# Wheatstone bridge: Modifications for different temperature sensor resistance

I am trying to build a Wheatstone circuit to detect temperature changes of a low resistance (about 10 ohm) wire.

For a first try I would like to use a circuit proposed in this Maxim Application Note 6144 How to Linearize Wheatstone-Bridge Circuit for Better Performance, Figure 7:

I am a beginner in using and understanding schematics. So in general I have two questions for the beginning:

1. As stated, the circuit in figure 7 is an example to be used with a PT1000. I guess that's why R1 and R3 were chosen to be 1k Ohm? What needs to be changed if R3 is only 10 ohm for example?

2. In the example, some capacitors don't have values. Some are names C_FLY, C_FELT, C_HOLD or don't have a name. Can you guys explain to me why they are named like that and what values would make sense in this circuit?

• You don't need a wheatestone bridge to detect resistance. You can just use a voltage divider circuit. Oct 26, 2020 at 12:27
• I don't want to detect the resistance directly, but get a voltage output depending on the resistance change due to the temperature change. This will be read by a 16 bit ADC. My google research showed that a wheatstone bridge does exactly that, but needs to be linearized and amplified. Thats why I chose to start with the linked scheme. Oct 26, 2020 at 12:41
• @Se1fie but for precise temperature measurements, the Wheatstone bridge is the right choice. You'll have a hard time making a high-resolution measurement on a linear scale with just a voltage divider! The Wheatstone Bridge was invented to do exactly what Kj Ell wants: high-accuracy measurements of resistances by balancing two voltage dividers. I recommend you read the wikipedia article on Wheatstone bridges – it's quite insightful, Se1fie. Oct 26, 2020 at 12:41
• for those capacitors, you'd best look at the 44267 data sheet, they are intimately related to its operation. From its single supply rail, and the fact that it's handling voltages above and below ground, I would guess it has an internal charge pump which uses those components externally, because sizeable capcitors don't integrate with ICs well. Cfly sounds like the 'flying capacitor' of the charge pump. See if you can guess what Chold does. I can't guess what Cfelt does! Oct 26, 2020 at 12:53
• Marcus Muller I know what a Wheatstone bridge is just I don't use it unless it is homework. Oct 26, 2020 at 13:00

As stated, the circuit in figure 7 is an example to be used with a PT1000. I guess thats why R1 and R3 chosen to be 1k Ohm?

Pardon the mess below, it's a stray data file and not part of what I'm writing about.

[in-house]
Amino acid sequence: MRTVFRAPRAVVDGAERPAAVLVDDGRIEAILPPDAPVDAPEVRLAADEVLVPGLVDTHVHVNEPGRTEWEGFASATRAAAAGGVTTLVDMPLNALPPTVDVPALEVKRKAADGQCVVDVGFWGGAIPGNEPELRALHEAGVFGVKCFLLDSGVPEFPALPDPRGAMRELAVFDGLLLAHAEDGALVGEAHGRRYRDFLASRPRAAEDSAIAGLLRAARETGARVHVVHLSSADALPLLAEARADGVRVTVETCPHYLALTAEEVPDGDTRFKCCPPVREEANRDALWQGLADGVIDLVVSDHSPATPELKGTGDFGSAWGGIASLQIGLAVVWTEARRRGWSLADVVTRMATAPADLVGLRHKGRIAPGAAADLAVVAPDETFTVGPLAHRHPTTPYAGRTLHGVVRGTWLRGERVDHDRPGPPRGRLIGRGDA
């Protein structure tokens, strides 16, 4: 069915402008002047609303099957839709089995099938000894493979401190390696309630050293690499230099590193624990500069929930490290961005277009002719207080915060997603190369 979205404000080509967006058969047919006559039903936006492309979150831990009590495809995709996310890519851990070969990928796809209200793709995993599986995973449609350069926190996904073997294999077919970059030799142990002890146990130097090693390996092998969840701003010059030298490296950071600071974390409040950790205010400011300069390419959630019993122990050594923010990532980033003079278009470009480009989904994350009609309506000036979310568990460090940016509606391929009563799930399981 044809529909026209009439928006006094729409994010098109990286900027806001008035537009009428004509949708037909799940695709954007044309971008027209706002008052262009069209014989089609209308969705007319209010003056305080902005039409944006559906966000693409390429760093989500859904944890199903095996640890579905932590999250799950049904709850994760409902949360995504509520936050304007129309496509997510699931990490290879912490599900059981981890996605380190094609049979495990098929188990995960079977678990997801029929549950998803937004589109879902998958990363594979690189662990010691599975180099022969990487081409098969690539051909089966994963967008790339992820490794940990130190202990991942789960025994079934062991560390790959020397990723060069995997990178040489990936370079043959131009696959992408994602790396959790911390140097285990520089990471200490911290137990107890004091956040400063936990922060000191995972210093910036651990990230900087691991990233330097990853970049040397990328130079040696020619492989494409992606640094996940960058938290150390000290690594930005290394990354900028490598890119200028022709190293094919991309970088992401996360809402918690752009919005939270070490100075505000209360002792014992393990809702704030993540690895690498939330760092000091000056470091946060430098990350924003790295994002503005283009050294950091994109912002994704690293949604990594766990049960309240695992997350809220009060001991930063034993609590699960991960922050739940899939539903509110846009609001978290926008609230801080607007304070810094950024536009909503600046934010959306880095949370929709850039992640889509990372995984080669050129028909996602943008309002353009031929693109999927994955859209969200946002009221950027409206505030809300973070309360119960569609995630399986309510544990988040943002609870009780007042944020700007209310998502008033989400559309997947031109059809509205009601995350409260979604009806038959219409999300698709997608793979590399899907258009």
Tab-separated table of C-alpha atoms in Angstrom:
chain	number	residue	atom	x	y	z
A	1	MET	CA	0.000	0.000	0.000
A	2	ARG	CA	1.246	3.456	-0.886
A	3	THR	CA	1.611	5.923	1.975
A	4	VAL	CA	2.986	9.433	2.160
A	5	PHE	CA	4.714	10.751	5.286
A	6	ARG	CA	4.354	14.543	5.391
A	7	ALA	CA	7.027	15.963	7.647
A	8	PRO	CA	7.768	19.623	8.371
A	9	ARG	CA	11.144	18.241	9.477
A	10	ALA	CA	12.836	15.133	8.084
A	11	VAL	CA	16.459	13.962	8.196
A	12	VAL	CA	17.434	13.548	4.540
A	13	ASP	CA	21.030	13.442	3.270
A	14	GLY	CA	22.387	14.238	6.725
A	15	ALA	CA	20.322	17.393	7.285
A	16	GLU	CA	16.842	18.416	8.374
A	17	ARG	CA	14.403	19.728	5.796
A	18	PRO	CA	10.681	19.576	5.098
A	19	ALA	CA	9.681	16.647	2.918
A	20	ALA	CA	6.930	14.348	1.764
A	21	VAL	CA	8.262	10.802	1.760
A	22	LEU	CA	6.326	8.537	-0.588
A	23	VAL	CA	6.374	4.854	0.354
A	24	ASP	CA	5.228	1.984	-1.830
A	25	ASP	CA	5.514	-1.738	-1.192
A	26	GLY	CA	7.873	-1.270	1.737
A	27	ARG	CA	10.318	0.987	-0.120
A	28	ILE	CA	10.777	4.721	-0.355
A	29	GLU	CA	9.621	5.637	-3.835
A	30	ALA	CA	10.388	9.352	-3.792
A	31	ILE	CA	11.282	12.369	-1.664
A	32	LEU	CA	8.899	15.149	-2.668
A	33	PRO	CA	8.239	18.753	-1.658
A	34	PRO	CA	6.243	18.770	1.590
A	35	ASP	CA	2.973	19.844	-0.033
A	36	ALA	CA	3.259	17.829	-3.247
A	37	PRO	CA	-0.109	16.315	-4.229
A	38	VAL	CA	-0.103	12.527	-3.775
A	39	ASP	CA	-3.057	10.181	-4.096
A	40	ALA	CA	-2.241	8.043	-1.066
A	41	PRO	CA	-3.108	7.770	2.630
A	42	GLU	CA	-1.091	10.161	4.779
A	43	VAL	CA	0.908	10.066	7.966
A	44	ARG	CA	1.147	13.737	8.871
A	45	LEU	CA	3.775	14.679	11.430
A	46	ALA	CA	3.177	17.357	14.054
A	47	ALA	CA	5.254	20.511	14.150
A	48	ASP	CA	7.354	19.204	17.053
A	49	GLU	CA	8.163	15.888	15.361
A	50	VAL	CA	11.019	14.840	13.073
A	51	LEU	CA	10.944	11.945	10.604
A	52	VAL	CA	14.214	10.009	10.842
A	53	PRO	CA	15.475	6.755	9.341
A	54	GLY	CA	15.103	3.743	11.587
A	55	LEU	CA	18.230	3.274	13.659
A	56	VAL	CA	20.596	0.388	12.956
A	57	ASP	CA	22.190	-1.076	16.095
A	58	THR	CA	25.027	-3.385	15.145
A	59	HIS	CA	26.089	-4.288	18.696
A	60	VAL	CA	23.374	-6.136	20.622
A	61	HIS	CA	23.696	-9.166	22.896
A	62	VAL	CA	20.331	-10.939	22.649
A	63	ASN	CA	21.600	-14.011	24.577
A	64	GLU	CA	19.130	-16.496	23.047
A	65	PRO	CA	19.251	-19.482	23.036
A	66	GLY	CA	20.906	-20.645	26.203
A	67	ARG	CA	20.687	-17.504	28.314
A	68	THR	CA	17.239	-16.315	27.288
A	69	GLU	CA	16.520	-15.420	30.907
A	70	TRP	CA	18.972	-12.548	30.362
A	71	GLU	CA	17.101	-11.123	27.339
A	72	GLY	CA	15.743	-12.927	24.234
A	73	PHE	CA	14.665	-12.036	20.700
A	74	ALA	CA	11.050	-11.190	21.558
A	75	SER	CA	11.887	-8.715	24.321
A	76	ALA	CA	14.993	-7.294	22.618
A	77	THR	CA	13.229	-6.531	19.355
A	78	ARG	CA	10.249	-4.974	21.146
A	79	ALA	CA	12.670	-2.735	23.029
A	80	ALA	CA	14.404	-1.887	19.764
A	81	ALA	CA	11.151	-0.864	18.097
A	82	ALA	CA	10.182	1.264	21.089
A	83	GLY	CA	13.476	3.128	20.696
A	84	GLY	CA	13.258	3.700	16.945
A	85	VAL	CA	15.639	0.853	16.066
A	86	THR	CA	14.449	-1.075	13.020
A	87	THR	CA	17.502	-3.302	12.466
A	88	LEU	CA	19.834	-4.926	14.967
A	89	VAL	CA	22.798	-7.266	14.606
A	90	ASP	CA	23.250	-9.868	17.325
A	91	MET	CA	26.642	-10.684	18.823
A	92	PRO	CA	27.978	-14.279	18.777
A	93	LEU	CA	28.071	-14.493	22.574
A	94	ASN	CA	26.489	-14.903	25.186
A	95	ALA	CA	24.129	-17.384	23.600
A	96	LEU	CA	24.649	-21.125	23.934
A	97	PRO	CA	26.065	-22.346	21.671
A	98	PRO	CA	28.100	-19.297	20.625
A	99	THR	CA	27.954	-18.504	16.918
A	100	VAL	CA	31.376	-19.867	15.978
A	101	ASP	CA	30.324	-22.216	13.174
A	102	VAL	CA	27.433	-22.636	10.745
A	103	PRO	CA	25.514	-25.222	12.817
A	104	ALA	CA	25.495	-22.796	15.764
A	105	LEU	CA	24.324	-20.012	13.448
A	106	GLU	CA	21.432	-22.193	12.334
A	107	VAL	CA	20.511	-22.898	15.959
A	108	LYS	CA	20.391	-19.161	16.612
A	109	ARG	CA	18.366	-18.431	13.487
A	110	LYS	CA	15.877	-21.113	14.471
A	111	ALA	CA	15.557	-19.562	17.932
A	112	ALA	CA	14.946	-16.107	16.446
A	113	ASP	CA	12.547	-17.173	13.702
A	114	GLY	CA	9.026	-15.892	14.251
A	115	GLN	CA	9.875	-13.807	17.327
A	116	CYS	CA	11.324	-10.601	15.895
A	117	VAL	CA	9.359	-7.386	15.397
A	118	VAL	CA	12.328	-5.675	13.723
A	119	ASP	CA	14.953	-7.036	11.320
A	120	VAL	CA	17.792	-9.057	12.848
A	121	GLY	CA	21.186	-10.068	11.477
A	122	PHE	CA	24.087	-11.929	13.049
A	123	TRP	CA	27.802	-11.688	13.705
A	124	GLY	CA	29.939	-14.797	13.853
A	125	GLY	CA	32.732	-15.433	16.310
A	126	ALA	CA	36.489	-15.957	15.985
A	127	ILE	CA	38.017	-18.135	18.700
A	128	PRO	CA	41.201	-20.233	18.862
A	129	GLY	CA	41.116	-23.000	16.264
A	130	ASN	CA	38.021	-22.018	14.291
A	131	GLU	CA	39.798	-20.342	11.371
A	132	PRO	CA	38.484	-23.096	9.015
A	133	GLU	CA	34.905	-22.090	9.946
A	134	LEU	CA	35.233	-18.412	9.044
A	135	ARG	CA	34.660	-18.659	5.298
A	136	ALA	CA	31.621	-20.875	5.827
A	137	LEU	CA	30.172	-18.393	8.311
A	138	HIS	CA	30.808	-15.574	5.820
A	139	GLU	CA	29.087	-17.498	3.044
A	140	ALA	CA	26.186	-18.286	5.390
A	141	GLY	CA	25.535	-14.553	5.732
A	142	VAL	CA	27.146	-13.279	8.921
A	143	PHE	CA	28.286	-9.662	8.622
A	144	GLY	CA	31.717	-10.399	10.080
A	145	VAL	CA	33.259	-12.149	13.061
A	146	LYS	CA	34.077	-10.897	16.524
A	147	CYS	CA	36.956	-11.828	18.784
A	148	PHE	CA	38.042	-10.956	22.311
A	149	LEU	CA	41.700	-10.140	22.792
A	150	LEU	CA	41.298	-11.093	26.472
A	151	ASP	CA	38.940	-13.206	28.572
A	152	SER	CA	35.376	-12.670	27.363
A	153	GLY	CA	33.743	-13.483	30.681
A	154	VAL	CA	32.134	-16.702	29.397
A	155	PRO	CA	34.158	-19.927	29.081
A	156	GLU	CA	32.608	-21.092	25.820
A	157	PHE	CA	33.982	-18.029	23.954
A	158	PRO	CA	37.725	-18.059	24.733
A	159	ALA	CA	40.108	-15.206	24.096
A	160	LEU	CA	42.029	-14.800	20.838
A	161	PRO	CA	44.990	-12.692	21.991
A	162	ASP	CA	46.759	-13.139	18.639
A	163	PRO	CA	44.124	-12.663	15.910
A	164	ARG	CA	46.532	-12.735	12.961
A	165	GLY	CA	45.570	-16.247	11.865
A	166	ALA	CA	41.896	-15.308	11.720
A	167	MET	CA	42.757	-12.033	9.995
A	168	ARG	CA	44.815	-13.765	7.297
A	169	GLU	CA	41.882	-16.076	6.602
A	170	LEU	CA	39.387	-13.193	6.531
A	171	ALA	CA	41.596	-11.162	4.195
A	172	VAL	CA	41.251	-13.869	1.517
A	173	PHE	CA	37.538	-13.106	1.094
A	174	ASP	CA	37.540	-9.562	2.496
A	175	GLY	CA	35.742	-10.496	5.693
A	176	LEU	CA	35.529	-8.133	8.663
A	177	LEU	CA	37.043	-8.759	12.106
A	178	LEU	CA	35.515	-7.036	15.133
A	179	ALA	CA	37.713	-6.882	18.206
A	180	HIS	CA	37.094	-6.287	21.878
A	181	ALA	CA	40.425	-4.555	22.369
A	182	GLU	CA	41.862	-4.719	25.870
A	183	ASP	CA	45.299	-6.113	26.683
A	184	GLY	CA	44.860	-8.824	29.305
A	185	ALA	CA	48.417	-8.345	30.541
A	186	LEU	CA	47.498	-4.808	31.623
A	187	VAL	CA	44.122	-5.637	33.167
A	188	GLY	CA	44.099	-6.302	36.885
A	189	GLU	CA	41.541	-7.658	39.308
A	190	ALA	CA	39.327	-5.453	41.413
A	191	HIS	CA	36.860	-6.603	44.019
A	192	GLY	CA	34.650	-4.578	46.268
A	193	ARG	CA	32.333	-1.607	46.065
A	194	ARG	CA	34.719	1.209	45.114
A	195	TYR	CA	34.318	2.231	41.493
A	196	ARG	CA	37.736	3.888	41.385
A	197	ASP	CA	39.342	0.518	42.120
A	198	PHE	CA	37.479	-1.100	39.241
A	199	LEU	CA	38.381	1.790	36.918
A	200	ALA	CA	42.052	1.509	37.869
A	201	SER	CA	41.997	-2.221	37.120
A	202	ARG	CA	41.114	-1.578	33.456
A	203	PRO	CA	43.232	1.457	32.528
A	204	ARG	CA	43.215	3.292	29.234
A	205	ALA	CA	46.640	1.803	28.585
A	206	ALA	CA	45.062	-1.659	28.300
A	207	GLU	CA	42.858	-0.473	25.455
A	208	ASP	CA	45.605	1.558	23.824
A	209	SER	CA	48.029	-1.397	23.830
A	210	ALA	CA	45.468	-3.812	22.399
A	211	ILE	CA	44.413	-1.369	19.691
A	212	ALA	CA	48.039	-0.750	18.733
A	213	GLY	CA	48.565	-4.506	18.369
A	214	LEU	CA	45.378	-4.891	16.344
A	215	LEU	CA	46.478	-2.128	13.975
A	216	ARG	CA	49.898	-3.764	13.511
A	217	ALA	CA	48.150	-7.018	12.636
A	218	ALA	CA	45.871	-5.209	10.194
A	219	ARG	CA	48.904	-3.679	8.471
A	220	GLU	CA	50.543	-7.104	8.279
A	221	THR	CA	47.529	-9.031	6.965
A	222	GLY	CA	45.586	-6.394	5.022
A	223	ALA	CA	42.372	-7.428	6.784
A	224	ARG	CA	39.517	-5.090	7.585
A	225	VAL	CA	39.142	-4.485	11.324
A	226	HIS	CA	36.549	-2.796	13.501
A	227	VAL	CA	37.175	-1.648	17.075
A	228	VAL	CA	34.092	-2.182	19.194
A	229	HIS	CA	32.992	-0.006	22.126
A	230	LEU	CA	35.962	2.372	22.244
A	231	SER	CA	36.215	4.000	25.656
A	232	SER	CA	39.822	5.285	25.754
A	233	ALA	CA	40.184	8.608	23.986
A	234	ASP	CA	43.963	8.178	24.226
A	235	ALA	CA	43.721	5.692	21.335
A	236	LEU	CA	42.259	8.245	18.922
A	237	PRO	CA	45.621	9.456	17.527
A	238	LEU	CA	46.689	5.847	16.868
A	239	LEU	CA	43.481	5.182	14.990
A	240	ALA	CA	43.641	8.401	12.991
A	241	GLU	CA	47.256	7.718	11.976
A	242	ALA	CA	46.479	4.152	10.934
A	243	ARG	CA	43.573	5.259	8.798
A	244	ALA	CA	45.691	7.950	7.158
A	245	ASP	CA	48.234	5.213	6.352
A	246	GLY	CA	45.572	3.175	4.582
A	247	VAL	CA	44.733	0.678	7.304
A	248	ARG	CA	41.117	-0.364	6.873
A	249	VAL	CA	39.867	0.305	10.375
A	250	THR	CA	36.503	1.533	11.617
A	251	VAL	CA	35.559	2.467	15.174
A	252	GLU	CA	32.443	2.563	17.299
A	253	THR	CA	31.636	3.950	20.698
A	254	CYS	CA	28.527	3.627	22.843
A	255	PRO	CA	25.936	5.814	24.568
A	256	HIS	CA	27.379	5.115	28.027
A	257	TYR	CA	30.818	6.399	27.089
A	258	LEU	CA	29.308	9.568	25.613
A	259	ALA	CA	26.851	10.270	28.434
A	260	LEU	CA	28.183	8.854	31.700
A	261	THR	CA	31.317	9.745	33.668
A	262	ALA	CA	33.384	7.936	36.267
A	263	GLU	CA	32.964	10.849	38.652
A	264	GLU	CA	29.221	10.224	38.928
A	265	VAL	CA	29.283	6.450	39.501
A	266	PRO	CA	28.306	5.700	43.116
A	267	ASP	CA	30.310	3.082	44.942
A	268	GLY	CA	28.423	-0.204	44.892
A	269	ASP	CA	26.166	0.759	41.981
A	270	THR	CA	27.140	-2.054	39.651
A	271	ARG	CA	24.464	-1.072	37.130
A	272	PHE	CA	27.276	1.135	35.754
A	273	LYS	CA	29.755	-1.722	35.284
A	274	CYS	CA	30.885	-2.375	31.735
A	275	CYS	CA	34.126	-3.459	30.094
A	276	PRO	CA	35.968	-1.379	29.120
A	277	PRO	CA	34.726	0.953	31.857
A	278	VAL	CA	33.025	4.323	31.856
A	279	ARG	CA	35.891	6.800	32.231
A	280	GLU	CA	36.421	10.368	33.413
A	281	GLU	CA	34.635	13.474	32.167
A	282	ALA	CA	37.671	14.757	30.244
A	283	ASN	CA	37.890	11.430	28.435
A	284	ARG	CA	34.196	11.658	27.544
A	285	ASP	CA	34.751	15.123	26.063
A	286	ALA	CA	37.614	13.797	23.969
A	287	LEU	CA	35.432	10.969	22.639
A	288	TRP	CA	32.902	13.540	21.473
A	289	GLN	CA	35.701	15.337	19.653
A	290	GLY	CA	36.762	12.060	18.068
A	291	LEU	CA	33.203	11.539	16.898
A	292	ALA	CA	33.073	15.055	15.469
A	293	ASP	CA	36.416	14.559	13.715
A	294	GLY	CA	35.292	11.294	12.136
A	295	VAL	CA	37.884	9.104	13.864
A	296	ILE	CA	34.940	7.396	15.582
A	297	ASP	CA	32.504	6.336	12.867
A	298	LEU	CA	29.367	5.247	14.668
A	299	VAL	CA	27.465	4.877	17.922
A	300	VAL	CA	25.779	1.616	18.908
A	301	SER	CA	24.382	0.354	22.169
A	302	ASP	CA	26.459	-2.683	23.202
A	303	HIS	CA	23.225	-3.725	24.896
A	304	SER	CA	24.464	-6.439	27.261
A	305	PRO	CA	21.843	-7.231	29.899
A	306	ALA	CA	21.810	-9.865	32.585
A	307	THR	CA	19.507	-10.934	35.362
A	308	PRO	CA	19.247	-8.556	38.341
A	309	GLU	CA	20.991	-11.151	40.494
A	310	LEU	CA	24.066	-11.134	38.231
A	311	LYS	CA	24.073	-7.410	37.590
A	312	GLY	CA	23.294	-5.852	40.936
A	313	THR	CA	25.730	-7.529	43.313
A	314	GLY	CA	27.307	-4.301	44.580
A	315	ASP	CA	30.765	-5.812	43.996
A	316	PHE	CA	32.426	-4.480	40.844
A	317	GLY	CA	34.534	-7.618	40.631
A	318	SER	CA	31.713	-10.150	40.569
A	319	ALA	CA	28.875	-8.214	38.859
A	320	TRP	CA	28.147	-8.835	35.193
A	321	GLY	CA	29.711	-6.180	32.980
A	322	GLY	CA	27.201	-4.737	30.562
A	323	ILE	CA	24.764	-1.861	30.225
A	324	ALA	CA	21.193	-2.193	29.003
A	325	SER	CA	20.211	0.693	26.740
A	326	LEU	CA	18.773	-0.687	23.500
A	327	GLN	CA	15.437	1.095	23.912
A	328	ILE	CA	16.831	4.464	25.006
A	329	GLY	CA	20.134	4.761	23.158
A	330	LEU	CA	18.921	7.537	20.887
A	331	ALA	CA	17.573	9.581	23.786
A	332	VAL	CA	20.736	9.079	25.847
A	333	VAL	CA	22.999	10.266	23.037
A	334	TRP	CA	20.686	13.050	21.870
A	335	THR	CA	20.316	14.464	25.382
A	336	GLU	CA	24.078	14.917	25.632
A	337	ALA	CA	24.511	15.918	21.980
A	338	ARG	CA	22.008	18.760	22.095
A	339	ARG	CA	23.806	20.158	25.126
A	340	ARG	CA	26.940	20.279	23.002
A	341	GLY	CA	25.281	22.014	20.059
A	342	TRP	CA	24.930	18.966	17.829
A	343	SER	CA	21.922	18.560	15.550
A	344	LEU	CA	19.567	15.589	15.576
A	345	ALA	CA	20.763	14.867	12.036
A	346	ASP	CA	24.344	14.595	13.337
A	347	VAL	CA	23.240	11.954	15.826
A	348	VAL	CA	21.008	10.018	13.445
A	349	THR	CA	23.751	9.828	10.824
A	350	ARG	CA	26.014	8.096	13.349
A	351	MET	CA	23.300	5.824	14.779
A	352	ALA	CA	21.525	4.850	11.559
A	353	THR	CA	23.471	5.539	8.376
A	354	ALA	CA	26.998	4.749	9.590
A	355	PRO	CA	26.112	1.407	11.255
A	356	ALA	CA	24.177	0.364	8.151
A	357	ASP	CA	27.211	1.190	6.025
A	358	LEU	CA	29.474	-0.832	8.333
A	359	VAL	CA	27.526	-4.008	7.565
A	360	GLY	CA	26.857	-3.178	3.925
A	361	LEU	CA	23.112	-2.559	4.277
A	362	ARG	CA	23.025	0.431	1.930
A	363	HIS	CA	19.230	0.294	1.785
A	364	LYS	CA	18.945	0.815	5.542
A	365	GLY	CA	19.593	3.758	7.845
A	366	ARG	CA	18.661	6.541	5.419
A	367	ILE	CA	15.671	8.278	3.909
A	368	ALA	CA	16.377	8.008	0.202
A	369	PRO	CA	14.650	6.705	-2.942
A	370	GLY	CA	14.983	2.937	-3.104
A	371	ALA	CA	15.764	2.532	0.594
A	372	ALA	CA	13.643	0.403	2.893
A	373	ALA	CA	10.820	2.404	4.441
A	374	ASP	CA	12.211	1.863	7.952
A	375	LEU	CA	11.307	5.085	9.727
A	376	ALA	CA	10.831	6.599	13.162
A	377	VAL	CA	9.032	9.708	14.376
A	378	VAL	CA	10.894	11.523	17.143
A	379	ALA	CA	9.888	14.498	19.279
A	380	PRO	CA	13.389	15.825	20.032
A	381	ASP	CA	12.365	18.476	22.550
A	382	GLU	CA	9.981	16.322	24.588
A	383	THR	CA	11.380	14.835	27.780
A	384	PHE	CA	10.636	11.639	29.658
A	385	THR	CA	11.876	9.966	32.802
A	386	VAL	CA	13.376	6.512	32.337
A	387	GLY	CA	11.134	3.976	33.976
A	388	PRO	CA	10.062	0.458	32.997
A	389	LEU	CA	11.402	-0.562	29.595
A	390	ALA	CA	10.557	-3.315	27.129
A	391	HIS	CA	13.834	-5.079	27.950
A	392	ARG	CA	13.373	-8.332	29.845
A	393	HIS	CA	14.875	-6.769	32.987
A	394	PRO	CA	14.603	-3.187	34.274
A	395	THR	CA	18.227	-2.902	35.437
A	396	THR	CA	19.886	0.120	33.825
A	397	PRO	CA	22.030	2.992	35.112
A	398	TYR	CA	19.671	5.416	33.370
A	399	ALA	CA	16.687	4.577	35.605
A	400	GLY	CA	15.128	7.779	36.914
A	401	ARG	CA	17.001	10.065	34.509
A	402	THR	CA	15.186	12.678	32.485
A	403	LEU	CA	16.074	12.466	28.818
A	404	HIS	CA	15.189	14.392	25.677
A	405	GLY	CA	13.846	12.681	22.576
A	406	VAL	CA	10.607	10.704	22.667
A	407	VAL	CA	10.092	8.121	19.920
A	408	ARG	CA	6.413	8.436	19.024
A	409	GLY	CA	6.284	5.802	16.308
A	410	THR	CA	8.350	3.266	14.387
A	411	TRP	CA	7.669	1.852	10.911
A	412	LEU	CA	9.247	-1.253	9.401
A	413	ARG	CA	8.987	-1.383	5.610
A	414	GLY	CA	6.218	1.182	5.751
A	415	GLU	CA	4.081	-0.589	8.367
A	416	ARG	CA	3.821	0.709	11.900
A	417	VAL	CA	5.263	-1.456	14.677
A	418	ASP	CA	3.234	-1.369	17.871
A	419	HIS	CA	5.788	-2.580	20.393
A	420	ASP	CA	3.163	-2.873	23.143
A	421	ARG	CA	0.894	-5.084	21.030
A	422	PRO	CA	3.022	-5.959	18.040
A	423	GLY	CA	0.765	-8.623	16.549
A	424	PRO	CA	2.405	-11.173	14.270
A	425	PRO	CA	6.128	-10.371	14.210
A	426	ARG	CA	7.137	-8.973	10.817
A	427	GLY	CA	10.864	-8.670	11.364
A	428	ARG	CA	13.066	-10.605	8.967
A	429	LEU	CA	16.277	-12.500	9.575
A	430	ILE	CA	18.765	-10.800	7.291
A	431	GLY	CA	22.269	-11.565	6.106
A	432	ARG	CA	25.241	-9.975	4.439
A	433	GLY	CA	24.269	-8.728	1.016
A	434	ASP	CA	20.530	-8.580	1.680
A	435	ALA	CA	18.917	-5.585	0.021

Exactly!

And what needs to be changed if R3 is only 10 Ohm for example?

In a wheatstone bridge, you want the resistors on opposite sites to have the same product. So, in this circuit,

$$R_1 \cdot R_4 \overset!= R_2 \cdot R_3.$$

So, if R3 is 10 Ω, you could keep R2 and R4 as 10 kΩ, and set R1 to 10 Ω.

However, it's usually a good idea to keep the relative orders of magnitudes, so, R3=R1=10 Ω, R2=R4=100 Ω would theoretically work better.

You might be getting into current sourcing ability problems of your 2.5V source and your opamps with a 100Ω load only, but:
I've never seen a 10 Ω temperature resistor (not a good idea to make the impedance of sensor so low), so I presume this remains a theoretical problem.

In the example some capacitors don't have values. Some are names C_FLY, C_FELT, C_HOLD or don't have a name. Can you guys explain me why they are named like that and what values would make sense in this circuit?

Yes, but it makes no sense for us to explain them: they're explained in the MAX44267's datasheet quite explicitly, and better than we could do it here ad hoc in an answer.

Watch out, though: the labels on the schematic in the Application Note are um, badly done.

C_FELT is connected to pin 6, which is Vss according to the datasheet. So that's the "low-ESR bypass capacitor C_FILT" described in the table at datasheet page 11.

• That helps alot! I actually checked the datasheets of the components but did not find the information. After a second look, you are right the informations are there with exact numbers. I will try to build the schematic as it is above in KiCad. And yeah, the resistance is low. It is the filament of a really small lamp. Oct 26, 2020 at 12:58
• One more question if you don't mind, as I am trying to learn some stuff here as well. :) Can you explain what you mean by: You might be getting into current sourcing ability problems of your 2.5V source and your opamps with a 100Ω load only Oct 26, 2020 at 13:50
• If you look at the schematic, the left opamp is in a negative feedback configuration: it will try to set its output such that its inverting input is at the same potential as its non-inverting input. Its non-inverting input is at GND, and its inverting input is directly connected to "A". Thus, A will be at GND. "V" is at some positive voltage: That means that "V"/10 Ω or something flow through your bulb, at least. That can be quite a lot for a poor measurement opamp or a poor precision voltage source. Oct 26, 2020 at 13:56
• Okay, thank you. I think I got that. First I'll go ahead and give it a try in designing and testing the setup and see what happens. We have a fast temperature sensor I can test it against to see if the voltages are at least in a correct region. Oct 26, 2020 at 14:06
• Also note : a drive voltage that is successfully used with a 1k resistance will cause 100x the dissipation in a 10R resistor : this will increase its temperature and probably make quite a mess of the measurement. Oct 26, 2020 at 15:01